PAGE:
Exquisite Ripoff- Hugo's in Portland Maine
this week we had dinner at Hugo's in Portland Maine. The food was absolutely exquisite. However, the portions were so small as to be laughable and my husband, who has an extremely modest appetite, declared it the supreme ripoff. The first clue was the hot marble slab with a round pot of butter and two little - about 1 inch in diameter - potato biscuits. They were so delicious but really, two bites. Accompanying that was an amouse bouche which was supposedly something lobster but was more like an ethereal foam. If you breathed on it too hard it disappeared. The dinner is a four course prix fixe for $68. First course I had a summer vegetable soup which was about a cup of soup with a few micro vegetables. Quite tasty. It haed a tiny piece of pasta which made it appear that it was actually food instead of air. Husb had a swordfish tataki which was a micro thin slice of seared swordfish on top of three small (1 tsp each) blobs of swordfish salad, with a few micro slices of radishes. Again,very tasty but about three bites of food.
Second course- H had a salmon cake which was about 2 inches long and filled with grapefruit. I had a saddle of rabbit and a ravioli filled with rabbit. The entire thing was about three bites- the ravioli was the size of a thimble.
For the third course- the entree- we expected a somewhat larger plate but that was not the case. I had cod three ways- a piece of cod about 3 inches square ontop of a puree of brandade- salt cod with potatoes - about two tablespoons- and a cup( about 1/2 cup) of cod chowder. All very delicious. But my oh my - so tiny as to be almost non existent. H had the fried trout- about 5 inches long and about 1/8 inch thick, most of which was fried skin. Accompanied by a few fried pickles and mushrooms, all of which were so small as to be almost non -existent.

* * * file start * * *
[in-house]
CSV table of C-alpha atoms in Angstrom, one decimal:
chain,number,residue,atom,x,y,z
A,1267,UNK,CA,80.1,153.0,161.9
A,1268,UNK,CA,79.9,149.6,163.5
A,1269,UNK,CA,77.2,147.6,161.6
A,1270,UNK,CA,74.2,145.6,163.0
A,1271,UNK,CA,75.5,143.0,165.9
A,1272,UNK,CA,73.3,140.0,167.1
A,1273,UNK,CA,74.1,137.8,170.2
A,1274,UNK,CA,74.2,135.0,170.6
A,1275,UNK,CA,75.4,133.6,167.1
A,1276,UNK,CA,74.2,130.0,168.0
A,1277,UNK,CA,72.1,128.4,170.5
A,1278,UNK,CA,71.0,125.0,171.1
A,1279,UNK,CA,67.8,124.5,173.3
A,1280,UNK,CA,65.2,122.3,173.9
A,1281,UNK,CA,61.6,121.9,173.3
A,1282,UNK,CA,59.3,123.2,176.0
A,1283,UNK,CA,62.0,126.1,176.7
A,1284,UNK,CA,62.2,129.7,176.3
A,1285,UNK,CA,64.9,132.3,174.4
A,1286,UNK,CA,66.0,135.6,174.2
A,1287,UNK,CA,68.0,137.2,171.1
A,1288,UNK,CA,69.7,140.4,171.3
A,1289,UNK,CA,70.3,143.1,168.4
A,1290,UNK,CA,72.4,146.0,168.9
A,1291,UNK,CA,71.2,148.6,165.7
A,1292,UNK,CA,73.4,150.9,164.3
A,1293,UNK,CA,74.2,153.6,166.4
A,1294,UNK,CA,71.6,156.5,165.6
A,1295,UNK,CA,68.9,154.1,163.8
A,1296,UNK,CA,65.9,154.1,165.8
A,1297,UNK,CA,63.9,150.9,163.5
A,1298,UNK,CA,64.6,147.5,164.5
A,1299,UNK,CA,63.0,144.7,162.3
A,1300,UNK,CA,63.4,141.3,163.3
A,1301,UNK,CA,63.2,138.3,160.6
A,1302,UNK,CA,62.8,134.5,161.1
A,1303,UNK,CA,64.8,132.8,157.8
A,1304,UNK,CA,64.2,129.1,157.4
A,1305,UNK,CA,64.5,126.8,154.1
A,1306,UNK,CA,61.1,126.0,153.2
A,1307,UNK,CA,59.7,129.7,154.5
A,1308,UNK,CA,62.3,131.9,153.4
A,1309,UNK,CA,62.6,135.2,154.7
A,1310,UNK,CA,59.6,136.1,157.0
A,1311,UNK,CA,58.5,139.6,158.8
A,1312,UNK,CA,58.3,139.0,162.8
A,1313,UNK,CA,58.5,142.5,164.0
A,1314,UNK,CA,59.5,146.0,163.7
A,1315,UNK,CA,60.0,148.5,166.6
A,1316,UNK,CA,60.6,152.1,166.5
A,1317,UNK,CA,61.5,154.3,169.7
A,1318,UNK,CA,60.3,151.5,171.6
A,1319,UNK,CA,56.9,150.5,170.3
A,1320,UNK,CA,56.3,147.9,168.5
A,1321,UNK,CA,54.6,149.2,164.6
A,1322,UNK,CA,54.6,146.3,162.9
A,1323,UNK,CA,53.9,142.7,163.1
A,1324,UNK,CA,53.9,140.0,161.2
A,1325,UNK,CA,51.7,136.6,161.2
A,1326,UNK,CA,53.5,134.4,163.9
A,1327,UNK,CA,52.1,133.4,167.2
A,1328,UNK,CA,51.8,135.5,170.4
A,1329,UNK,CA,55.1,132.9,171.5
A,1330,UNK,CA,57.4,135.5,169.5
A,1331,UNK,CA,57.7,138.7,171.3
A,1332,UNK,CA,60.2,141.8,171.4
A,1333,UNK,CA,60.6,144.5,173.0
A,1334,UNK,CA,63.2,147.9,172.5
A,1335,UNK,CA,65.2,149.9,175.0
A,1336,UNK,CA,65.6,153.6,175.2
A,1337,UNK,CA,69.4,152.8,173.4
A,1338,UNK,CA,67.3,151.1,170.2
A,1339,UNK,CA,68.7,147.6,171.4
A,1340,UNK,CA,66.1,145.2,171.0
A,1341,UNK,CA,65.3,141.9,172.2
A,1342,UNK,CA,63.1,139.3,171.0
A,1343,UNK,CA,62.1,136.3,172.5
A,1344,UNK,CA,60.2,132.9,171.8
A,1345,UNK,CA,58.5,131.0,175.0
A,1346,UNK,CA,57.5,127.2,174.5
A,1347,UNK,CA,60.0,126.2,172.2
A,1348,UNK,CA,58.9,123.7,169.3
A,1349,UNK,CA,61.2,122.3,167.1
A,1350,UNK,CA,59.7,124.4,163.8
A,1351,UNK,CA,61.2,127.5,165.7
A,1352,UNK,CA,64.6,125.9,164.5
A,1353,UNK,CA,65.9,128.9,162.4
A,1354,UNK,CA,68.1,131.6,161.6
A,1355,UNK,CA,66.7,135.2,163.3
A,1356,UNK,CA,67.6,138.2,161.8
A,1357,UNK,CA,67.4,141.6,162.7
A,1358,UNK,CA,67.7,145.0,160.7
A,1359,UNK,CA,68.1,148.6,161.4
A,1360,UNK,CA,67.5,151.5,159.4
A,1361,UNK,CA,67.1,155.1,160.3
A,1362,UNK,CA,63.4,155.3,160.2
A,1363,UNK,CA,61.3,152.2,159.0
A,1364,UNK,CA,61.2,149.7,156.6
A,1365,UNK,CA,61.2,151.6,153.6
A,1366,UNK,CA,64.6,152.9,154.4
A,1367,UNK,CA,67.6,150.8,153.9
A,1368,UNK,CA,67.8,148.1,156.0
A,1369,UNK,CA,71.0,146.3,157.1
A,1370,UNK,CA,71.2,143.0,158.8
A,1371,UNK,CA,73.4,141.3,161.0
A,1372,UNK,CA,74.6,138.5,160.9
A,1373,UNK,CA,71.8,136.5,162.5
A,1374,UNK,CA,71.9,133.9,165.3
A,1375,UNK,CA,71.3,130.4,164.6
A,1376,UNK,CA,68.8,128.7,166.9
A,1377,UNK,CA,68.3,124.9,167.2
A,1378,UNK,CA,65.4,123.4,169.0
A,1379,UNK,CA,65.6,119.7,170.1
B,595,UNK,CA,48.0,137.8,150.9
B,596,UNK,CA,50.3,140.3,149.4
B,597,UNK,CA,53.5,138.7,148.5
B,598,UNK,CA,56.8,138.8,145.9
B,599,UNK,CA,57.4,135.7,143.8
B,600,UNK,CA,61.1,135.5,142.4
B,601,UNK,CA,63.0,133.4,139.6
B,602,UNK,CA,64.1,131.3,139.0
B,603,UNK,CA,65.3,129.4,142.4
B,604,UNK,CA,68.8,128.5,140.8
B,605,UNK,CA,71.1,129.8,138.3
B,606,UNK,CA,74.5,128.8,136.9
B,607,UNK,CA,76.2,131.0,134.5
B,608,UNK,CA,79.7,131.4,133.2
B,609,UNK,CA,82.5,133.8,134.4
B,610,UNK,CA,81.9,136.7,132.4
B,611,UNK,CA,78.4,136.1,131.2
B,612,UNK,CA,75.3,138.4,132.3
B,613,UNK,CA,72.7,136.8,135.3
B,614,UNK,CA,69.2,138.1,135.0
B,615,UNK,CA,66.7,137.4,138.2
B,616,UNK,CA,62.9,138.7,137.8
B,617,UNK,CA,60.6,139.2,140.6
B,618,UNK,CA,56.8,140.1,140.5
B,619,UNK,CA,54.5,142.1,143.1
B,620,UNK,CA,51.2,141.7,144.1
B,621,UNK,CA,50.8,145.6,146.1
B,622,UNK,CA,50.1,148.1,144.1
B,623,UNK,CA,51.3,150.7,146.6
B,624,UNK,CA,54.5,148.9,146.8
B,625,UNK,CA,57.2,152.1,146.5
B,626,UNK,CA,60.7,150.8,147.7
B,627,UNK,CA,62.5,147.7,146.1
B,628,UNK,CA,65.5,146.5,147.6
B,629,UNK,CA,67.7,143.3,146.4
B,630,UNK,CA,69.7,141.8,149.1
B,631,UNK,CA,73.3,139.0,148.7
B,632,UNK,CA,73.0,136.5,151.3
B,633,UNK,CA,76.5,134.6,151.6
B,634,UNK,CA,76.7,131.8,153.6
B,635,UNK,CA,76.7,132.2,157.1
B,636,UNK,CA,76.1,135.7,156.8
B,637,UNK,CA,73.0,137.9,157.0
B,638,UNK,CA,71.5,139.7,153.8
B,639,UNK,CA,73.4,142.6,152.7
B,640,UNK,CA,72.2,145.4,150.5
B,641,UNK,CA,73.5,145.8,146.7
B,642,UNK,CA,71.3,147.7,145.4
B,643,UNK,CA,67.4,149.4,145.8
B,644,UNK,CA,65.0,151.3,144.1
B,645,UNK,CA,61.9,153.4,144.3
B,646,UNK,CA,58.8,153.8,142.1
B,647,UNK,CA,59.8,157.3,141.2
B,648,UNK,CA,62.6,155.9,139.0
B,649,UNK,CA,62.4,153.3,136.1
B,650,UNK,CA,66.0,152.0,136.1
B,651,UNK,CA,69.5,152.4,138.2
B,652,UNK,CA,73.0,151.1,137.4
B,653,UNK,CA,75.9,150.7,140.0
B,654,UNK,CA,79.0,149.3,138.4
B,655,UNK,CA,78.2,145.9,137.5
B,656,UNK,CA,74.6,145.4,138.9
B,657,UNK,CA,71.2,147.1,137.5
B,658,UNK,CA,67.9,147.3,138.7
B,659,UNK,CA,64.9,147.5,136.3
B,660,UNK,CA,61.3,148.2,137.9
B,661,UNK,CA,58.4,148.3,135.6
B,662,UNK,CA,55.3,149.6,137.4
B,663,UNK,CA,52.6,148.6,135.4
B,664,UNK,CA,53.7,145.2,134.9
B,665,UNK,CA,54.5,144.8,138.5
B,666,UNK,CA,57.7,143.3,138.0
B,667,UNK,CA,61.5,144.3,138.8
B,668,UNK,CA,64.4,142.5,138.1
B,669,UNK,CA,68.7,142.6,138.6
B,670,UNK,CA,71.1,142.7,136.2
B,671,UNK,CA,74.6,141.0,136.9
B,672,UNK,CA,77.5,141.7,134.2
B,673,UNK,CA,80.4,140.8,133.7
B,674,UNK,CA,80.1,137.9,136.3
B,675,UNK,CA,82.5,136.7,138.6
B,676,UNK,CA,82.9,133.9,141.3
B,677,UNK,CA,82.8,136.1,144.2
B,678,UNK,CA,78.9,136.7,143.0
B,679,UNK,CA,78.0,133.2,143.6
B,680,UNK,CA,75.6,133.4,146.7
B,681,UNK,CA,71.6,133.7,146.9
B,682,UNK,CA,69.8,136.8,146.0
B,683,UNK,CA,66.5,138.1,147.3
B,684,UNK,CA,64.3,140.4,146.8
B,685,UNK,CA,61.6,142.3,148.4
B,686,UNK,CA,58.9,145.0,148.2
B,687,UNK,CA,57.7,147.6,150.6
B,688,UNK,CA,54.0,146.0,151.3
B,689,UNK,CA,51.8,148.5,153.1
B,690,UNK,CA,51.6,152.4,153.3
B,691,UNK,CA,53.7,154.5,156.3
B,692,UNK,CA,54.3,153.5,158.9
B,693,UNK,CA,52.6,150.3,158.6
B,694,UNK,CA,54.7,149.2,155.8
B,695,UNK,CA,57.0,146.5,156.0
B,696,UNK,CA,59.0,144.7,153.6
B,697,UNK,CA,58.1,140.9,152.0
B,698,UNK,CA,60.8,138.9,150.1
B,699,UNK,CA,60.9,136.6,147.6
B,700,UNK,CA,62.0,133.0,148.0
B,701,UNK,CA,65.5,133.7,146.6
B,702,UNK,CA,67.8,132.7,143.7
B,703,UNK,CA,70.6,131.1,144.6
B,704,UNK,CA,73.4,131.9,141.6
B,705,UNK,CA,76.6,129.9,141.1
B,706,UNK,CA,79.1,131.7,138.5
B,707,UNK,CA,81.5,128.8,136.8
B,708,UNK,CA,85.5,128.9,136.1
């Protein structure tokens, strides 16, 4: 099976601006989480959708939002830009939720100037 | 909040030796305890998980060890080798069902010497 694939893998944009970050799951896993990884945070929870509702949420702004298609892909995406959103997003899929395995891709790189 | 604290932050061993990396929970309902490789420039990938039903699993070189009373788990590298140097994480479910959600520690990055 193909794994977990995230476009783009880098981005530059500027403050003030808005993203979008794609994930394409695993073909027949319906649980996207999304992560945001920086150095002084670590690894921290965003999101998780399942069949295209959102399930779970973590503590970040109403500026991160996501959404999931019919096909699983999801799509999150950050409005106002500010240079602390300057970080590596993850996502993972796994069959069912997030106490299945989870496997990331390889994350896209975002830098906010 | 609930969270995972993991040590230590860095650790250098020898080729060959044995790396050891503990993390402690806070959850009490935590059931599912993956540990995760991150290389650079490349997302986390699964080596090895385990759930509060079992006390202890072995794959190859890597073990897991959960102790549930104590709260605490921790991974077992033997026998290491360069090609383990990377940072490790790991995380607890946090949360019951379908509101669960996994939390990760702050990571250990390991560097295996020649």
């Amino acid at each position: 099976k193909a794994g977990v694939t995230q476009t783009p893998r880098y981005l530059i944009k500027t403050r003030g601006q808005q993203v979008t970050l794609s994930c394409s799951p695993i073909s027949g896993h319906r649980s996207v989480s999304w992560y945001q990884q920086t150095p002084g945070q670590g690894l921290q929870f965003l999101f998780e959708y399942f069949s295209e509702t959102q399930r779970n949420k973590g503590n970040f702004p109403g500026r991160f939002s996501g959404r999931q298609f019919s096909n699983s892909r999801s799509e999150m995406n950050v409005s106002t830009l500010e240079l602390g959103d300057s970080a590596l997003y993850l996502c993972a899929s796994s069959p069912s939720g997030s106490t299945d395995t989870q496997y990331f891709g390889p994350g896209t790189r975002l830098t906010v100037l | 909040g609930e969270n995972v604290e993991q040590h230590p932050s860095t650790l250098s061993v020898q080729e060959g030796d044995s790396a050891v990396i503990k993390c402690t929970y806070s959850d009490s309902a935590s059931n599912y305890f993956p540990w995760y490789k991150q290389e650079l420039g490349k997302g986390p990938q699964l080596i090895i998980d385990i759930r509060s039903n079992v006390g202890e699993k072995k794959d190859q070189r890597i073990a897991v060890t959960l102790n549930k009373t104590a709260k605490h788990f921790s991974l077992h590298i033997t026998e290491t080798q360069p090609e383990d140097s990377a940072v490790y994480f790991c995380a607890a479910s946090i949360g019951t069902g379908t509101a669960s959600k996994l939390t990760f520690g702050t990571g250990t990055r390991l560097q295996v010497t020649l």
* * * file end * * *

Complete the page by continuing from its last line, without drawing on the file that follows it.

Dessert- Peaches and cream- a slice of roasted peach with a scoop of buttermilk icecream was good but, of course, miniscule.
H had a savory cheesecake with two tiny pieces of figs and two tiny slices of dates and a 1/4 inch cube of fig jam. Yummy but so little.
Each course, which was about two- four mouthfulls each were $17 per piece. Again such a wonderful meal but for two people who are not big eaters - barely enough to stave off hunger- this was the most supreme ripoff of the century.
We are fans of Arrows but eat there seldom due to the expense. Although the servings there are not gigantic they are in comparison to Hugos. SO, while we loved the food we will not be going back again as one truly feels cheated out of a meal, exquisitely so.
I haven’t eaten at Hugo’s (yet), but did try their other restaurant, Duckfat, which was pretty good, casual, but not excellent by any stretch.
It appears you enjoyed the food, but that the portions were not enough. Similar to their former rival, Bandol (now closed) in that you were “teased,” but not quite satisfied. That’s a shame for I think any chef would want their customer departing fully pleased. There’s a fine line between being fed “just enough” in places that offer tasting menus. A chef hates to see any waste, but it sounds as if you were being served courses that amounted to no more that an “Amuse Bouche” and that IMO is more pretension, than anything else. But, this is just going by your review as I have yet to eat at Hugo’s and hope to in the near future.
You make a good comparison with Bandol. While Hugo's is more accessible to casual diners, it isn't the kind of dining experience to be taken lightly. Everything about Hugo's is deliberate. The portion size, the sequencing of the plates, the presentation. I would never recommend Hugo's as a place to just wander into - its the kind of place you anticipate dining a week or more in advance. Frankly, I spend more time discussing the course of a meal at Hugo's than I do actually eating it. For a restaurant of it's genre the portion size at Hugo's is perfect.